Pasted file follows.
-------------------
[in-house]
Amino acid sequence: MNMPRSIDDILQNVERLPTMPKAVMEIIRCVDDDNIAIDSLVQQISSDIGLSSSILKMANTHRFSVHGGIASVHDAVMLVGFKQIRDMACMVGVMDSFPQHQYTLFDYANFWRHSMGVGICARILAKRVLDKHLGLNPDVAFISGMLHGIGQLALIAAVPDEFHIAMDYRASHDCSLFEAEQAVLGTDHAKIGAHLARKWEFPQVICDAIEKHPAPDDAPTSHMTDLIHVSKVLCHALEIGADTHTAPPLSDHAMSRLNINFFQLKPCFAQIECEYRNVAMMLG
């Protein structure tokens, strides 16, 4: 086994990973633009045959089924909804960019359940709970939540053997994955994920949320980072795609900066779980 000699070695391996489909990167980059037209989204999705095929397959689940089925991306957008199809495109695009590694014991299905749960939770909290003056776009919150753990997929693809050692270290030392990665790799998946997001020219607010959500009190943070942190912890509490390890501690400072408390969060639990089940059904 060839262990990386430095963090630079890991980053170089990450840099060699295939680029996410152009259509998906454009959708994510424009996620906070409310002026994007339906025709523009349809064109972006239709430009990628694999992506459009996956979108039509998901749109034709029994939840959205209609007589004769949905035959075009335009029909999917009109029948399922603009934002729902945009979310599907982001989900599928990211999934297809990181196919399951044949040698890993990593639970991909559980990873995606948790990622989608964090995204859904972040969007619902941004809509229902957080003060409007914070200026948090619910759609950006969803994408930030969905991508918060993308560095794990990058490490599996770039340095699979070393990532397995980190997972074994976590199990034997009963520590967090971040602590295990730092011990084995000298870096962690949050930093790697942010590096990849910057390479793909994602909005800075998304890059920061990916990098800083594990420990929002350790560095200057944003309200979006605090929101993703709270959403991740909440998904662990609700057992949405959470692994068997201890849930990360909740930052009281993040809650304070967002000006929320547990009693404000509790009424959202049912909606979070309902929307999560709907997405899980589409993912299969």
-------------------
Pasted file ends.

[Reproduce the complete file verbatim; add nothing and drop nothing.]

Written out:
[in-house]
Amino acid sequence: MNMPRSIDDILQNVERLPTMPKAVMEIIRCVDDDNIAIDSLVQQISSDIGLSSSILKMANTHRFSVHGGIASVHDAVMLVGFKQIRDMACMVGVMDSFPQHQYTLFDYANFWRHSMGVGICARILAKRVLDKHLGLNPDVAFISGMLHGIGQLALIAAVPDEFHIAMDYRASHDCSLFEAEQAVLGTDHAKIGAHLARKWEFPQVICDAIEKHPAPDDAPTSHMTDLIHVSKVLCHALEIGADTHTAPPLSDHAMSRLNINFFQLKPCFAQIECEYRNVAMMLG
């Protein structure tokens, strides 16, 4: 086994990973633009045959089924909804960019359940709970939540053997994955994920949320980072795609900066779980 000699070695391996489909990167980059037209989204999705095929397959689940089925991306957008199809495109695009590694014991299905749960939770909290003056776009919150753990997929693809050692270290030392990665790799998946997001020219607010959500009190943070942190912890509490390890501690400072408390969060639990089940059904 060839262990990386430095963090630079890991980053170089990450840099060699295939680029996410152009259509998906454009959708994510424009996620906070409310002026994007339906025709523009349809064109972006239709430009990628694999992506459009996956979108039509998901749109034709029994939840959205209609007589004769949905035959075009335009029909999917009109029948399922603009934002729902945009979310599907982001989900599928990211999934297809990181196919399951044949040698890993990593639970991909559980990873995606948790990622989608964090995204859904972040969007619902941004809509229902957080003060409007914070200026948090619910759609950006969803994408930030969905991508918060993308560095794990990058490490599996770039340095699979070393990532397995980190997972074994976590199990034997009963520590967090971040602590295990730092011990084995000298870096962690949050930093790697942010590096990849910057390479793909994602909005800075998304890059920061990916990098800083594990420990929002350790560095200057944003309200979006605090929101993703709270959403991740909440998904662990609700057992949405959470692994068997201890849930990360909740930052009281993040809650304070967002000006929320547990009693404000509790009424959202049912909606979070309902929307999560709907997405899980589409993912299969």